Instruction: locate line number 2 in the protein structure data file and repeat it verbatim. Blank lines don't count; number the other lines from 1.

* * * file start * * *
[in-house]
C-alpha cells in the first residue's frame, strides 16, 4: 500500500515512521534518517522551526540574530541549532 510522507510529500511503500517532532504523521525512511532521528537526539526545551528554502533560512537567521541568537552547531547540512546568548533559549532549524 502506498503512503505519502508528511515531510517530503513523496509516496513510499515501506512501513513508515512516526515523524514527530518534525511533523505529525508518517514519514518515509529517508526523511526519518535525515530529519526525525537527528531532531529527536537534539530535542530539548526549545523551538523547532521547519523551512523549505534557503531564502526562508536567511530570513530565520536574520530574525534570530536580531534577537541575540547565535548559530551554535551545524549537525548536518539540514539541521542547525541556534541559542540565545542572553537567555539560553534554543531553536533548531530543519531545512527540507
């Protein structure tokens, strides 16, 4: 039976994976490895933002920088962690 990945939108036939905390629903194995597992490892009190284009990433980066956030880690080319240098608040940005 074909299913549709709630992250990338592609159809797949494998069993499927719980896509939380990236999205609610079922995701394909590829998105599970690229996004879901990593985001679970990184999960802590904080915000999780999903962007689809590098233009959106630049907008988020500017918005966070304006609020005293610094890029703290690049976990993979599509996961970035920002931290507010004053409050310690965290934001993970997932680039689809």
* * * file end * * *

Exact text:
C-alpha cells in the first residue's frame, strides 16, 4: 500500500515512521534518517522551526540574530541549532 510522507510529500511503500517532532504523521525512511532521528537526539526545551528554502533560512537567521541568537552547531547540512546568548533559549532549524 502506498503512503505519502508528511515531510517530503513523496509516496513510499515501506512501513513508515512516526515523524514527530518534525511533523505529525508518517514519514518515509529517508526523511526519518535525515530529519526525525537527528531532531529527536537534539530535542530539548526549545523551538523547532521547519523551512523549505534557503531564502526562508536567511530570513530565520536574520530574525534570530536580531534577537541575540547565535548559530551554535551545524549537525548536518539540514539541521542547525541556534541559542540565545542572553537567555539560553534554543531553536533548531530543519531545512527540507